Voter ID, other initiatives follow GOP’s resurgence

36 states seek stiffer voting rules

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Voters in Maine, Mississippi and Washington will decide election-reform questions this November, joining a wave of 36 states that in 2011 moved to increase identification requirements, limit the early-voting period, or toughen up registration rules.

“We’ve been seeing quite a lot of legislation to strengthen voter identification laws and create voter identification laws where they don’t exist,” said Jennie Bowser, senior analyst with the National Conference on State Legislatures.

While voting reform isn’t always a partisan issue, the surge in election-related proposals has been attributed largely to the Republican Party’s success in gaining legislative majorities in 2010.

“It’s like any issue — when you gain control of the legislature after being out of power for a long time, you usually have a list of things you want to see done,” said Ms. Bowser. “I think this is a change that’s been on the list for Republicans for quite a long time, and with their new majorities, they’re able to make changes.”

The conventional wisdom is that Republicans are more interested in protecting the integrity of the process, while Democrats want to expand access to the polls. Still, there are exceptions: In Rhode Island, the Democratic legislature passed a voter-identification bill and independent Gov. Lincoln Chafee signed it in July.

Voter identification was the hottest election topic in the 2011 legislative session, with 20 states considering proposals to require voters to show ID. Among those was Mississippi, where a photo ID bill that failed to win passage has been resurrected on the Nov. 8 ballot.

Initiative 27 would require voters to show government-issued photo identification before casting ballots. Showing ID at the polls has become increasingly common: If approved, Mississippi would become the 14th state with a photo ID law. Another 16 states require non-photo identification.

Even so, Initiative 27 has sparked intense opposition from critics who say it will discourage low-income and minority voters. The anti-27 campaign has compared the identification requirement to the poll tax and other impediments to voting from the state’s history of racial discrimination.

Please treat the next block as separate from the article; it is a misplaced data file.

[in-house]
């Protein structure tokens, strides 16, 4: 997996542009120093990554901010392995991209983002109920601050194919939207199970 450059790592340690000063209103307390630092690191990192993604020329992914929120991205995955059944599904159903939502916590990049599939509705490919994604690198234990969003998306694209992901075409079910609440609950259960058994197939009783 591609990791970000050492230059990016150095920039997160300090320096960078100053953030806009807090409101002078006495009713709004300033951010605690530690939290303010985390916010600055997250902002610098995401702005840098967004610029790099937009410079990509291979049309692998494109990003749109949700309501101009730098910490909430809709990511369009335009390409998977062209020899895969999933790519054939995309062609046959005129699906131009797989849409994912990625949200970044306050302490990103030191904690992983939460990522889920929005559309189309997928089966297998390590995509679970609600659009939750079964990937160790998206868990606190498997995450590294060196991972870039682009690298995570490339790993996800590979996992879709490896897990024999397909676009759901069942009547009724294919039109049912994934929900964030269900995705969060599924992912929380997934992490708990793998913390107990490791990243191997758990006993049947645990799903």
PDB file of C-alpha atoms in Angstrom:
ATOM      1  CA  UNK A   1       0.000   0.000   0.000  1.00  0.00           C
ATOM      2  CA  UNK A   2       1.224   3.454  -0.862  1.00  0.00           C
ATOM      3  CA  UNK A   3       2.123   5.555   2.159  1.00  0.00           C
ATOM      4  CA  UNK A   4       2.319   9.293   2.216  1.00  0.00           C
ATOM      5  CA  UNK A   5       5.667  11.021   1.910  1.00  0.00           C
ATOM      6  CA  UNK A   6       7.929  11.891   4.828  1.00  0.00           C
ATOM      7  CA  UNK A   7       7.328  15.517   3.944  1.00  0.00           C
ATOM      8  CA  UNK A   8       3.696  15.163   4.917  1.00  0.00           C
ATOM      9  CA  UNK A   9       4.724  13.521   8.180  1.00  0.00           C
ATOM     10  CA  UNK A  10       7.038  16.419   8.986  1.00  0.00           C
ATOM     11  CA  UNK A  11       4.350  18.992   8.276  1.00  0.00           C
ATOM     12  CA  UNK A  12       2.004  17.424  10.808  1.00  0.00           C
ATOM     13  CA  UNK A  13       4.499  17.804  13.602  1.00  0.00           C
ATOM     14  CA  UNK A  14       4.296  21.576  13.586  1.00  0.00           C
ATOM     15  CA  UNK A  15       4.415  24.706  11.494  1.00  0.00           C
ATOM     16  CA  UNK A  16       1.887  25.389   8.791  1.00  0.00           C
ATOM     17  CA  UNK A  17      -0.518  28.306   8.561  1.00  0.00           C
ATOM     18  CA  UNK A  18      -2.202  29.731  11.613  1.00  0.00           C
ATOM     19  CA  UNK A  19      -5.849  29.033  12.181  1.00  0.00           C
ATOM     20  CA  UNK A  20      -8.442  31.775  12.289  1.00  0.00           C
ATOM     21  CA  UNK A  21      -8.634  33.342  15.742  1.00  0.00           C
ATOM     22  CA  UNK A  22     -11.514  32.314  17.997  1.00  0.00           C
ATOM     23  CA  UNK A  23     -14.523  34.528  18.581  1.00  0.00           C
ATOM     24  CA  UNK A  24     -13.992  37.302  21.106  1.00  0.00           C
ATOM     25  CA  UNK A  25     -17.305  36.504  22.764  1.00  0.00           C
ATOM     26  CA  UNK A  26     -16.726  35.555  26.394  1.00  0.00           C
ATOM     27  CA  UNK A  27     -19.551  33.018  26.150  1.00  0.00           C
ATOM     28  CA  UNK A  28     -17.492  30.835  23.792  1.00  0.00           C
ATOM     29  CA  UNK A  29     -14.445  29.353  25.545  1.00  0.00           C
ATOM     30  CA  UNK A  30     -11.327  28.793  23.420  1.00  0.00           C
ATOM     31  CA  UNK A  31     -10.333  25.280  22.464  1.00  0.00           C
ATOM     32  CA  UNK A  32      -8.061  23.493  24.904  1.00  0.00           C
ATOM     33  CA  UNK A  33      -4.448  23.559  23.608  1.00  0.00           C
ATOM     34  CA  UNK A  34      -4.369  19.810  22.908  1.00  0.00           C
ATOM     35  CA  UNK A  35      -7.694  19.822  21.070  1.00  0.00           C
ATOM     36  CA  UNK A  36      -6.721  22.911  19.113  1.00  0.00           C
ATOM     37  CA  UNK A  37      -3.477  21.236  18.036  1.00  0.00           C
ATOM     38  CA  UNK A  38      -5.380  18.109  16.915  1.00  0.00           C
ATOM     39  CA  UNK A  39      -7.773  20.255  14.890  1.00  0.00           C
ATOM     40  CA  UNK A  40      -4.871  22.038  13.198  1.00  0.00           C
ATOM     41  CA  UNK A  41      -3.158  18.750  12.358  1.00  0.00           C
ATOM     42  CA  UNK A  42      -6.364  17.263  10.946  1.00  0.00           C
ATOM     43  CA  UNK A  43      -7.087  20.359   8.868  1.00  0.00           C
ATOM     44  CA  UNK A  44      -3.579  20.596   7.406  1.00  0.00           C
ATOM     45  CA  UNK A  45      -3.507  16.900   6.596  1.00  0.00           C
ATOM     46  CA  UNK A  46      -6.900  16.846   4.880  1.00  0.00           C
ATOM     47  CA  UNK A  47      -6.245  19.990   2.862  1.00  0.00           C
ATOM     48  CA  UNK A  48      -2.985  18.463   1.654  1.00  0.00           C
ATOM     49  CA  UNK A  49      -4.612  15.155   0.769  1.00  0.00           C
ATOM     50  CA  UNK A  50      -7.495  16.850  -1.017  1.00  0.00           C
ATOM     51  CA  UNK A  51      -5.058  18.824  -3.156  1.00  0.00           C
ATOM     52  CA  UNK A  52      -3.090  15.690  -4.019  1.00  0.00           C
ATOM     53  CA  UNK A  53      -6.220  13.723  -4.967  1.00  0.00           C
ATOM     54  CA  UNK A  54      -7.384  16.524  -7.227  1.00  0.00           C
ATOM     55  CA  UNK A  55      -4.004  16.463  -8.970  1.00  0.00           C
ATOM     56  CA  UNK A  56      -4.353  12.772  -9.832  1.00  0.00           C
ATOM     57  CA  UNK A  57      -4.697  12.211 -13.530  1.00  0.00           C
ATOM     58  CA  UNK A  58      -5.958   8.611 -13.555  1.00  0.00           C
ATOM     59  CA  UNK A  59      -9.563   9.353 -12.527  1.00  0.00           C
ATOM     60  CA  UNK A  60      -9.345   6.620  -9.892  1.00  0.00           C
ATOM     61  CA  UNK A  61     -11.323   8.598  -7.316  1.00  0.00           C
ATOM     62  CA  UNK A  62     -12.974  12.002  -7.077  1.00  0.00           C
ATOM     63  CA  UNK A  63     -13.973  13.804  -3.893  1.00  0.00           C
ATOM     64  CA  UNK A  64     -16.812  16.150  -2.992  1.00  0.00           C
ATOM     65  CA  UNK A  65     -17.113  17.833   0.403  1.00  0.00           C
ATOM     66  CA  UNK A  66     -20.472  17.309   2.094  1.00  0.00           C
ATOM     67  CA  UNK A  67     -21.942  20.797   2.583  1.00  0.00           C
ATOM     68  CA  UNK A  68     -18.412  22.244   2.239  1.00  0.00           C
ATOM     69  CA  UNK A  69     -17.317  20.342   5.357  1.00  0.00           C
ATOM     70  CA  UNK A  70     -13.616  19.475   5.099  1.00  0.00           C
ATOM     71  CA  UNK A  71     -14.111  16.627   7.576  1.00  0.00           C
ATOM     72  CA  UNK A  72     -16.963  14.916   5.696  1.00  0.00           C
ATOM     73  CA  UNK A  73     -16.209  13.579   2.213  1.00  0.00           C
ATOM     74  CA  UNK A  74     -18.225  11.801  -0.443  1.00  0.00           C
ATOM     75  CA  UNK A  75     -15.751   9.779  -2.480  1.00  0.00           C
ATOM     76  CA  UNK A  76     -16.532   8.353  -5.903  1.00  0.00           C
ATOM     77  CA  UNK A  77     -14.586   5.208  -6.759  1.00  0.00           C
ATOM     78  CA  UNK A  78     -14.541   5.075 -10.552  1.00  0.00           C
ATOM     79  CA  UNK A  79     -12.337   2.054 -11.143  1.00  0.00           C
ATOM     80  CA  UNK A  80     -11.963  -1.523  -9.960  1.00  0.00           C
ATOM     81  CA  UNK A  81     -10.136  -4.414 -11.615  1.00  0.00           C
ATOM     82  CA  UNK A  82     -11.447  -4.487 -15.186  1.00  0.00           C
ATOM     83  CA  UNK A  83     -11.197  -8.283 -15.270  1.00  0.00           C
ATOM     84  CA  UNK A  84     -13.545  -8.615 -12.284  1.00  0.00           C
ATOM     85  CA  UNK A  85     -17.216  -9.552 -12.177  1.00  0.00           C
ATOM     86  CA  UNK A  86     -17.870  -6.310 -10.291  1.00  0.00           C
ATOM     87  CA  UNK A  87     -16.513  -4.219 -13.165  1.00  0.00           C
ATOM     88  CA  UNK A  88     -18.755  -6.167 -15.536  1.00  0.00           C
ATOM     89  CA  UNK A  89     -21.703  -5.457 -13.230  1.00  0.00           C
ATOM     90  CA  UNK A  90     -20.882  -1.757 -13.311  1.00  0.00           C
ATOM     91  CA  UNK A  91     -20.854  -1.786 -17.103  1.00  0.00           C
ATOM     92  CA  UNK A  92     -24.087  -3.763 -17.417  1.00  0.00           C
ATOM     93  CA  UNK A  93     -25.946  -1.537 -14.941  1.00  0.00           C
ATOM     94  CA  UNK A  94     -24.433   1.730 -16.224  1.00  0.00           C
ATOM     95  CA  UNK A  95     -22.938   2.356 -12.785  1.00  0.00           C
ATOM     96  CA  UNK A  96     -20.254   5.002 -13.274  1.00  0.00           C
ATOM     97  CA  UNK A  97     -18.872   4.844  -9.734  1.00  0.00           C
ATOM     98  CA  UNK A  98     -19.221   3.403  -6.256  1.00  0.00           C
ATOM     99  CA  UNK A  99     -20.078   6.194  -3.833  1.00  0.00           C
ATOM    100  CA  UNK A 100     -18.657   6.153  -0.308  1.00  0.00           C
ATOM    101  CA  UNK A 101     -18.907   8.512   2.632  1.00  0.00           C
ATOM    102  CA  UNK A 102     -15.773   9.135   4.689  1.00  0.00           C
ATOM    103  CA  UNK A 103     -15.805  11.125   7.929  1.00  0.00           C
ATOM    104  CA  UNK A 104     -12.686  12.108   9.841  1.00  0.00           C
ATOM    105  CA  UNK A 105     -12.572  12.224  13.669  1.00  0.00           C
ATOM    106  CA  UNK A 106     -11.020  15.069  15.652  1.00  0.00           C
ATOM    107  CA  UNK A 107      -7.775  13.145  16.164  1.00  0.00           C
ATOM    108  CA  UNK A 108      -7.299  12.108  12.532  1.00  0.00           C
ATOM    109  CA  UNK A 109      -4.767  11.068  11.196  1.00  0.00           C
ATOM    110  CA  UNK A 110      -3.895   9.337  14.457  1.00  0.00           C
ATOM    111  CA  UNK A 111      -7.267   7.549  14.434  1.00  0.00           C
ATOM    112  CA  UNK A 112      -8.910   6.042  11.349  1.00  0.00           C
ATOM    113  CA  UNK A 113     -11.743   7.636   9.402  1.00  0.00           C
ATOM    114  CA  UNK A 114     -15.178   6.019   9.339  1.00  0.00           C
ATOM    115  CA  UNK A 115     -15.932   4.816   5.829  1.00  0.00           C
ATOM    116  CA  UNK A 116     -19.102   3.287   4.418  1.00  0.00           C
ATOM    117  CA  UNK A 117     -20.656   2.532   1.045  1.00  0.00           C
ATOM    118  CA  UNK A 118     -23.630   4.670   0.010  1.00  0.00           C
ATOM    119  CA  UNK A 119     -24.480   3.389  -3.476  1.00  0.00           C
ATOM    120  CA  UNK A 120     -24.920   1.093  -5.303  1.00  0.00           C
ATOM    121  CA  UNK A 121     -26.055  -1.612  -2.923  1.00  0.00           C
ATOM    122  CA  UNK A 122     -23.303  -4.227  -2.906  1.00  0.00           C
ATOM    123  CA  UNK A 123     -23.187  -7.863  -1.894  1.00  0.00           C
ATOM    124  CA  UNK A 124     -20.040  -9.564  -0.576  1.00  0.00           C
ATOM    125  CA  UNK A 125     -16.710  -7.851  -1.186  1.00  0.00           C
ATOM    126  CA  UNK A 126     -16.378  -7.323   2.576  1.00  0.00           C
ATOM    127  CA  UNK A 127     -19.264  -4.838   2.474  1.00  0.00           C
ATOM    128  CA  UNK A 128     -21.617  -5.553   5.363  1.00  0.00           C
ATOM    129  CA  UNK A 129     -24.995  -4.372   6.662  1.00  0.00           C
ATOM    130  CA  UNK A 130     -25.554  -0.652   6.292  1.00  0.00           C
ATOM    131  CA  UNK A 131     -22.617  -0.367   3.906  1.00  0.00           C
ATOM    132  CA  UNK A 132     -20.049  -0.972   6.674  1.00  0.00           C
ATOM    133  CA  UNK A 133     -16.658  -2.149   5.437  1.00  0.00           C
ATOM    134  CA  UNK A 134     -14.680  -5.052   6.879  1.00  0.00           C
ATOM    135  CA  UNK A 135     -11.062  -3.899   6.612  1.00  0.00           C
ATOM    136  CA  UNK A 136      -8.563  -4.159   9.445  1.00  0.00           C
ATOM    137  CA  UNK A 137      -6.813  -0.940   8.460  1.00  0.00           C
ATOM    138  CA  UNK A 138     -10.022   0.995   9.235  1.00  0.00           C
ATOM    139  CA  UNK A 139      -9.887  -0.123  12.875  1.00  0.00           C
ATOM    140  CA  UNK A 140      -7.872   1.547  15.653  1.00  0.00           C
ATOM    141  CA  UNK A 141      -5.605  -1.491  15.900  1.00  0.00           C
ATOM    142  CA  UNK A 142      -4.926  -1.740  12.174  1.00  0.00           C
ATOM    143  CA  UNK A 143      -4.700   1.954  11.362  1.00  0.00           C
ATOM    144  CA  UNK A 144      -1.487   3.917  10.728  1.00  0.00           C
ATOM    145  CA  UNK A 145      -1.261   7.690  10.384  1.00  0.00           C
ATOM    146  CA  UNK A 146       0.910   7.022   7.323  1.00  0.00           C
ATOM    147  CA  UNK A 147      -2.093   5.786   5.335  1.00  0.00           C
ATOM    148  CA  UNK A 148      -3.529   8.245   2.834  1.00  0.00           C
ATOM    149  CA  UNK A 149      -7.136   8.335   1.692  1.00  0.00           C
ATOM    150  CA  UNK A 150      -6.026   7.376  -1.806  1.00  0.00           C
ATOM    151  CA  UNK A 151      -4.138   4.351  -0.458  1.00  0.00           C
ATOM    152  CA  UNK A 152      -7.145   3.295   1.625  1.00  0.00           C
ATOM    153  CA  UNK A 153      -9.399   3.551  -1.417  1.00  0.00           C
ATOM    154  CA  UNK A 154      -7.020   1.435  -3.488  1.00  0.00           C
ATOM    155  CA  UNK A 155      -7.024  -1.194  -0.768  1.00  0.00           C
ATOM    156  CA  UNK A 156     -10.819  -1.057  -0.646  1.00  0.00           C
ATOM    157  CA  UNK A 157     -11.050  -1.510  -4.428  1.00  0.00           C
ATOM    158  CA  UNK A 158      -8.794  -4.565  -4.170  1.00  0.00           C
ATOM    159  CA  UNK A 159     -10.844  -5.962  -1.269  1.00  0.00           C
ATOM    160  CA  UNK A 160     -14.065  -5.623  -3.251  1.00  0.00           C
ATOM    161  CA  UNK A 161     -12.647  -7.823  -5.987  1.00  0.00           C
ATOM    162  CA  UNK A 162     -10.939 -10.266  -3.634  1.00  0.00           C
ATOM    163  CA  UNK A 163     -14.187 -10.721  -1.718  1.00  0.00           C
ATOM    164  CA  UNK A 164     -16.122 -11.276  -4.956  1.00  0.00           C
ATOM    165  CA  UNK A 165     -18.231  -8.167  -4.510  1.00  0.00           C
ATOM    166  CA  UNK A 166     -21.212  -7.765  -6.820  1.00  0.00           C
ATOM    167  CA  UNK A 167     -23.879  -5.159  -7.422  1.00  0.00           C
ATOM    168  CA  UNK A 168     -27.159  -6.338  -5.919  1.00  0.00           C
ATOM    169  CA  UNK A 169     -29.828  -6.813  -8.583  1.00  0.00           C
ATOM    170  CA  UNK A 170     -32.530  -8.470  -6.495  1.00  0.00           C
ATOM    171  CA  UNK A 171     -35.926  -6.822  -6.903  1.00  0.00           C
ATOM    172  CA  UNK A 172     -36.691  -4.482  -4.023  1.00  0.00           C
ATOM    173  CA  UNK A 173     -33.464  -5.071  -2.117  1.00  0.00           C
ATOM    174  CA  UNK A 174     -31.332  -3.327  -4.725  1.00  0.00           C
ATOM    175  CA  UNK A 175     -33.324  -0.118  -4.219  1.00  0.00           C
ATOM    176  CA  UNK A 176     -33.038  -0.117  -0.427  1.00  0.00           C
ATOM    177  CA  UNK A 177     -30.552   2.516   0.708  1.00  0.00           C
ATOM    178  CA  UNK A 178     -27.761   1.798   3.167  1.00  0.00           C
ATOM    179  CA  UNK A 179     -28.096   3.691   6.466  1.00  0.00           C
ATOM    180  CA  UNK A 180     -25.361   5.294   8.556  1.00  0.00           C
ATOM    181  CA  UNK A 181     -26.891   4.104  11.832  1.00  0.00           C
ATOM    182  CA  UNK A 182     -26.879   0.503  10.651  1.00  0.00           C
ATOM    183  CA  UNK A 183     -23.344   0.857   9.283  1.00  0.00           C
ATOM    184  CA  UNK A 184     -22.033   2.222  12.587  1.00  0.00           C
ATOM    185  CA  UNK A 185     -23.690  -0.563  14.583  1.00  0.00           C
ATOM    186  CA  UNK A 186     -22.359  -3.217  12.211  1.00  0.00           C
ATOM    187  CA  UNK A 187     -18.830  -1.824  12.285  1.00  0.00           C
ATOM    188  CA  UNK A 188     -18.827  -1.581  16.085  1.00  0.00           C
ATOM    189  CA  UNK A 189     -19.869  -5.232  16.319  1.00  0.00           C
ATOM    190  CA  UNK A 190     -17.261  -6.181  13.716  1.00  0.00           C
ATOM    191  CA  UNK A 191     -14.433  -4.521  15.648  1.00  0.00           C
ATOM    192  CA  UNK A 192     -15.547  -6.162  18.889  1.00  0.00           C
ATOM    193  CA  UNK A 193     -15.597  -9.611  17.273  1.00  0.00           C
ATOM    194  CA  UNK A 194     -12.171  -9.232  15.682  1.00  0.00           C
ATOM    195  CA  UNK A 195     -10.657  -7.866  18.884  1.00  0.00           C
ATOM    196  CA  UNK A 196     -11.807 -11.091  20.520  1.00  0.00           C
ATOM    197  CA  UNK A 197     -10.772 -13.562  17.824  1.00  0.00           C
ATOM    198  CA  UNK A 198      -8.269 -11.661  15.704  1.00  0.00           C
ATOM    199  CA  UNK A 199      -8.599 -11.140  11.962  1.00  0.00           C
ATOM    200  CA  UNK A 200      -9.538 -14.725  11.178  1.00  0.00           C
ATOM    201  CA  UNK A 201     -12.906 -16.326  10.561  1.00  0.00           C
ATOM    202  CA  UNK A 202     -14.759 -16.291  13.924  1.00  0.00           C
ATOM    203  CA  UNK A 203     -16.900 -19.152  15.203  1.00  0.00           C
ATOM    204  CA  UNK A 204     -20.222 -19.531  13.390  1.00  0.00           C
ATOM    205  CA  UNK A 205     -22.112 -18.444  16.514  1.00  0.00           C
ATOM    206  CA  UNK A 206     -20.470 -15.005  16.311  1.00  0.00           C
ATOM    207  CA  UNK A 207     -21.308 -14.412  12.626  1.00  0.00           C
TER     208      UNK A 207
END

They point to a recent study by the Brennan Center for Justice in New York City, which found that voter identification requirements could make it more difficult for as many as five million voters nationwide to cast ballots.

“These voting law changes are radical and completely unnecessary. They especially hurt those who have been historically locked out of our electoral system, like minorities, poor people, and students. Often they seem precisely targeted to exclude certain voters,” said Wendy R. Weiser, director of the Democracy Program at the Brennan Center.

Led by Republican state Sen. Joey Fillingane, Initiative 27’s supporters say a bigger problem is the state’s recent problem with voter fraud. They cite examples of recent elections in which ineligible or even dead voters were found to have cast ballots.

The initiative allows any voter without proper ID to obtain one free of charge from the state Department of Public Safety. The estimated cost to the taxpayers is $1.5 million.

“Those who question the motivation behind this particular initiative, they try and liken it to a poll tax or a Jim Crow voter suppression measure, and I’m just blown away by those accusations,” Mr. Fillingane told the Hattiesburg (Miss.) American. “If this passes, which I believe that it will, it will apply the same to everyone. So, how you are trying to suppress one group of people?”

Analysts predict Initiative 27 will pass easily, noting that it falls on the same ballot as two other measures likely to draw conservative voters, notably Initiative 26, the so-called “personhood” measure that says human life begins at the moment of conception.

In Maine, the issue before the voters is same-day registration. The Republican-controlled legislature approved a bill requiring voters to register at least two days before an election, instead of being allowed to register on Election Day, as Mainers had done for 38 years.

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